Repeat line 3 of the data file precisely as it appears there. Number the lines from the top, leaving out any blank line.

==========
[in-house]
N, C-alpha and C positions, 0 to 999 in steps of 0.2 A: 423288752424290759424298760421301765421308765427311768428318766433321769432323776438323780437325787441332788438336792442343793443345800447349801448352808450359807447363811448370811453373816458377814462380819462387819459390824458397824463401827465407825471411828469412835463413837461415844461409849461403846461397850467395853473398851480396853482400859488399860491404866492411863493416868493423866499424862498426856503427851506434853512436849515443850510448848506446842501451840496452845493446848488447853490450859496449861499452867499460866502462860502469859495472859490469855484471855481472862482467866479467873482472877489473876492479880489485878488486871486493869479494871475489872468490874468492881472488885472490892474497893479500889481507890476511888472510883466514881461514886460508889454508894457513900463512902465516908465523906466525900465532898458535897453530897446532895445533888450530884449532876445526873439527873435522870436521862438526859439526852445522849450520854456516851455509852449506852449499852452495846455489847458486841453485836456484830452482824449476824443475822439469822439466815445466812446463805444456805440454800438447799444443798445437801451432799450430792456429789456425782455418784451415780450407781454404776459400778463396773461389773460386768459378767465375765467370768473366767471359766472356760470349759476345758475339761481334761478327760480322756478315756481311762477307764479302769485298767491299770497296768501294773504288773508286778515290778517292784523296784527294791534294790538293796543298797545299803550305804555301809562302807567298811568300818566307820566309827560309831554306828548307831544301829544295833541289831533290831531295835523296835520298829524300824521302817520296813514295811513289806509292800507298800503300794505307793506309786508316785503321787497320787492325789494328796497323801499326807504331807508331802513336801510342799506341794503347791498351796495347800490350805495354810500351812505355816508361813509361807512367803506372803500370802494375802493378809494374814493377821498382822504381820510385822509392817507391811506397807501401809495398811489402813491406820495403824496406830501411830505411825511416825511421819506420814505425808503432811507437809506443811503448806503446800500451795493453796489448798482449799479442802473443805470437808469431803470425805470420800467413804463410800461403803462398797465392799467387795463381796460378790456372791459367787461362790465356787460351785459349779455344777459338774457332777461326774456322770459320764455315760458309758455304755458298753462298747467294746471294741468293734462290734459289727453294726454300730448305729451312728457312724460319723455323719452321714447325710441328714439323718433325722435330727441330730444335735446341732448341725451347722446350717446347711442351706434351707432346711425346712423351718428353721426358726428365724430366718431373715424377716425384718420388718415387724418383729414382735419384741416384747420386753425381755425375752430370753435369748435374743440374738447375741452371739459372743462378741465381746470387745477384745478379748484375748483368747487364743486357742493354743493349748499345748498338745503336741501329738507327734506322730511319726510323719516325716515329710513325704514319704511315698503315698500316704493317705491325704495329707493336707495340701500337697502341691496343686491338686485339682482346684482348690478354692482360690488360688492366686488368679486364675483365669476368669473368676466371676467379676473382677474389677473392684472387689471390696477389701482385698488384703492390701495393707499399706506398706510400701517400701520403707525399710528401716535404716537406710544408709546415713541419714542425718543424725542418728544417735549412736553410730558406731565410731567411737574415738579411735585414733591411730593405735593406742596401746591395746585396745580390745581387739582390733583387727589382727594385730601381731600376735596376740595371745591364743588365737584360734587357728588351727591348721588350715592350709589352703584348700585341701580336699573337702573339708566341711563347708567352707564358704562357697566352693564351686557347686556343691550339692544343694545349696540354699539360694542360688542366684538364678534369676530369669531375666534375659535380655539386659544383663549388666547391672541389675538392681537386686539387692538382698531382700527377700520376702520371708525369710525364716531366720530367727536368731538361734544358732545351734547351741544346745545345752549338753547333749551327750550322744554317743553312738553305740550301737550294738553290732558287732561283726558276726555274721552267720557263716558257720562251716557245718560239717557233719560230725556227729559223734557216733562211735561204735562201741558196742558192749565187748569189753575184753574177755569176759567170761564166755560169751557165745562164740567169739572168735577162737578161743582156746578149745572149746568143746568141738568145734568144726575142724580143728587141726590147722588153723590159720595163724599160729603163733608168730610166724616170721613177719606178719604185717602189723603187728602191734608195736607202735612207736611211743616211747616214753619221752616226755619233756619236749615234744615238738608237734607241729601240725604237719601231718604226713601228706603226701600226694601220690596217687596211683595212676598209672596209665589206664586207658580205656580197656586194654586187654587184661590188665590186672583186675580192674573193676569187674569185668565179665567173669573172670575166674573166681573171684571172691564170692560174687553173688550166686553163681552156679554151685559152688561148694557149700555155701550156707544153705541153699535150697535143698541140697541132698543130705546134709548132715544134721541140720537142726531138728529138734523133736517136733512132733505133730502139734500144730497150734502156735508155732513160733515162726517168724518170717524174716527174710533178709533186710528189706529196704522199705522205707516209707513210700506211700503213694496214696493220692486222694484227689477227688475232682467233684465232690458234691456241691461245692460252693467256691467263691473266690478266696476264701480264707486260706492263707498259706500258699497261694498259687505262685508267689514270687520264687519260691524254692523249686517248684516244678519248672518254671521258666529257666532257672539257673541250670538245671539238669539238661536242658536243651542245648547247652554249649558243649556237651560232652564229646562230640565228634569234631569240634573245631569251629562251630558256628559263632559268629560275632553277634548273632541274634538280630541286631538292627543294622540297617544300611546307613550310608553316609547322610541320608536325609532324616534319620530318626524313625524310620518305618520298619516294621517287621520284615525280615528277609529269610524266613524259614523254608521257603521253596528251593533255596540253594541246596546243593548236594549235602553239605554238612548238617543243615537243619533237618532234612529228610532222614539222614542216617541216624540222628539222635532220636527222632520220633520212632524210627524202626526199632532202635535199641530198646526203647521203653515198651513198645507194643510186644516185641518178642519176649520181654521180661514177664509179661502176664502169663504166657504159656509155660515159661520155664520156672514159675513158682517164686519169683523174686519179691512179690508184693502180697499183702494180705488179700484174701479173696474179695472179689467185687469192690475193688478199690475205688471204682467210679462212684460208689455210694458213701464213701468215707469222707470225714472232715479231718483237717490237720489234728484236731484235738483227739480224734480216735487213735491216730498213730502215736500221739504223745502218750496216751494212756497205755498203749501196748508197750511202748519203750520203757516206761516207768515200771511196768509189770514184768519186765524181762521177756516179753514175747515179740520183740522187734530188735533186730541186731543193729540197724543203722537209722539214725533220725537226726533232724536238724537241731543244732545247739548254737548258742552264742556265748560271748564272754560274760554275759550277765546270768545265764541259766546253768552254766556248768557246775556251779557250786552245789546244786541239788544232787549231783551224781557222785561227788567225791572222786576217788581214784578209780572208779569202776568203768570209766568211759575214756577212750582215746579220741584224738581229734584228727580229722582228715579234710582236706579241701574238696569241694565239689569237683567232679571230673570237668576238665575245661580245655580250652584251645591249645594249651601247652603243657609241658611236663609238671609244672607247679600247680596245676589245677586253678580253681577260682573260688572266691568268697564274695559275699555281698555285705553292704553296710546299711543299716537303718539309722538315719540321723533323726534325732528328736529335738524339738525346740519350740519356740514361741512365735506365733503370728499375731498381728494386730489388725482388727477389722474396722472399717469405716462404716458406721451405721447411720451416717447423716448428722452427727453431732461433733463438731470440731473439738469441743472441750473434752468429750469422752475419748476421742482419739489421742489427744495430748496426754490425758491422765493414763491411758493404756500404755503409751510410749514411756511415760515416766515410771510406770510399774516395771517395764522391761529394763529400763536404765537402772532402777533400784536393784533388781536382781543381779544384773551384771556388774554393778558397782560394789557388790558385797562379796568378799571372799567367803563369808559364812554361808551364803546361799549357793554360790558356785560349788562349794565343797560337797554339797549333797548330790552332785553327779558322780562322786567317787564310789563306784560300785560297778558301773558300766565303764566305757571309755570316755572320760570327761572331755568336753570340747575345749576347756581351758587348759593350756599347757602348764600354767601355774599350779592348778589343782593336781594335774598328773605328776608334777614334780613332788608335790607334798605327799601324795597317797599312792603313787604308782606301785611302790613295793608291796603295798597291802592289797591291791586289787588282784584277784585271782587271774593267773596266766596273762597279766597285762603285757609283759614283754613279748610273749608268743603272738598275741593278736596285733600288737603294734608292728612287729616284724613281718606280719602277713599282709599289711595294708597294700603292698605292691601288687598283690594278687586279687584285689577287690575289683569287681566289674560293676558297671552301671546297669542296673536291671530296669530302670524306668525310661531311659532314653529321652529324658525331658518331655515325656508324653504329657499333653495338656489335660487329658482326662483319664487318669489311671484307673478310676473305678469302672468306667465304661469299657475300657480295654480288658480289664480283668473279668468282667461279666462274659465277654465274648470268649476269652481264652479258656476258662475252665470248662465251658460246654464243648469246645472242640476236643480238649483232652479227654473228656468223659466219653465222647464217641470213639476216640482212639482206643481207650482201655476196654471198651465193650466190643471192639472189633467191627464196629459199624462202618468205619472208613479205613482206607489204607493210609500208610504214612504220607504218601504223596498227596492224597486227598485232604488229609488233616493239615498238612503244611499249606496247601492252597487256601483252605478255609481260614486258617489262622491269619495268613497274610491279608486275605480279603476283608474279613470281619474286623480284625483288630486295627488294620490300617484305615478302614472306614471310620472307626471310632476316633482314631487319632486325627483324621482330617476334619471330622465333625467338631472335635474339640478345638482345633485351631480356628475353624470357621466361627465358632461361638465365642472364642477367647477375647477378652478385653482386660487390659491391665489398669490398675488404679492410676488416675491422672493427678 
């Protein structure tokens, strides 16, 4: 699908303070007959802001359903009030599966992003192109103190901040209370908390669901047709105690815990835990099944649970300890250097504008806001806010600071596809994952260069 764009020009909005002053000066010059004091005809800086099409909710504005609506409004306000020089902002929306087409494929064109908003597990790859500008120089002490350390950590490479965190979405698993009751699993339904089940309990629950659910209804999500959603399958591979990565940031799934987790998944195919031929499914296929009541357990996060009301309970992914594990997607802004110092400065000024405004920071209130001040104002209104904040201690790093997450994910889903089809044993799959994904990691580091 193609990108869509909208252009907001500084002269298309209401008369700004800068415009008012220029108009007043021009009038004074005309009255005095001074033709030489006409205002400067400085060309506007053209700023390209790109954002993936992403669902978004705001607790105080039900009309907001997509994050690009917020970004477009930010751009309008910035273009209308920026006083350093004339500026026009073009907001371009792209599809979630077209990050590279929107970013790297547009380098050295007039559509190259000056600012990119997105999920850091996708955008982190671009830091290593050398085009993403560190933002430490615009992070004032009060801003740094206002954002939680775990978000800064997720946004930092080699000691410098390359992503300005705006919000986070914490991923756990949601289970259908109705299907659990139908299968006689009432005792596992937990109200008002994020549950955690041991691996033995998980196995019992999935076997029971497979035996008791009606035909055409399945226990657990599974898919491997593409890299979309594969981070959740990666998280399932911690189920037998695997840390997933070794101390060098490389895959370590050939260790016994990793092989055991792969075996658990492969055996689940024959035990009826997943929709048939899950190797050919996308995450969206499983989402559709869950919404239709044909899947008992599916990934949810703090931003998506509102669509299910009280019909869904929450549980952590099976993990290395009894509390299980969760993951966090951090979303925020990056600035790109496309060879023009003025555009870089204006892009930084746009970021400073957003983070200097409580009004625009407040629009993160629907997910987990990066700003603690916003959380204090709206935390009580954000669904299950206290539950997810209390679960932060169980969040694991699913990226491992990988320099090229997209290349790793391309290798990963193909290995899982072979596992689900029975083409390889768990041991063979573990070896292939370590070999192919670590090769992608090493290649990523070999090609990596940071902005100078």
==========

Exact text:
């Protein structure tokens, strides 16, 4: 699908303070007959802001359903009030599966992003192109103190901040209370908390669901047709105690815990835990099944649970300890250097504008806001806010600071596809994952260069 764009020009909005002053000066010059004091005809800086099409909710504005609506409004306000020089902002929306087409494929064109908003597990790859500008120089002490350390950590490479965190979405698993009751699993339904089940309990629950659910209804999500959603399958591979990565940031799934987790998944195919031929499914296929009541357990996060009301309970992914594990997607802004110092400065000024405004920071209130001040104002209104904040201690790093997450994910889903089809044993799959994904990691580091 193609990108869509909208252009907001500084002269298309209401008369700004800068415009008012220029108009007043021009009038004074005309009255005095001074033709030489006409205002400067400085060309506007053209700023390209790109954002993936992403669902978004705001607790105080039900009309907001997509994050690009917020970004477009930010751009309008910035273009209308920026006083350093004339500026026009073009907001371009792209599809979630077209990050590279929107970013790297547009380098050295007039559509190259000056600012990119997105999920850091996708955008982190671009830091290593050398085009993403560190933002430490615009992070004032009060801003740094206002954002939680775990978000800064997720946004930092080699000691410098390359992503300005705006919000986070914490991923756990949601289970259908109705299907659990139908299968006689009432005792596992937990109200008002994020549950955690041991691996033995998980196995019992999935076997029971497979035996008791009606035909055409399945226990657990599974898919491997593409890299979309594969981070959740990666998280399932911690189920037998695997840390997933070794101390060098490389895959370590050939260790016994990793092989055991792969075996658990492969055996689940024959035990009826997943929709048939899950190797050919996308995450969206499983989402559709869950919404239709044909899947008992599916990934949810703090931003998506509102669509299910009280019909869904929450549980952590099976993990290395009894509390299980969760993951966090951090979303925020990056600035790109496309060879023009003025555009870089204006892009930084746009970021400073957003983070200097409580009004625009407040629009993160629907997910987990990066700003603690916003959380204090709206935390009580954000669904299950206290539950997810209390679960932060169980969040694991699913990226491992990988320099090229997209290349790793391309290798990963193909290995899982072979596992689900029975083409390889768990041991063979573990070896292939370590070999192919670590090769992608090493290649990523070999090609990596940071902005100078």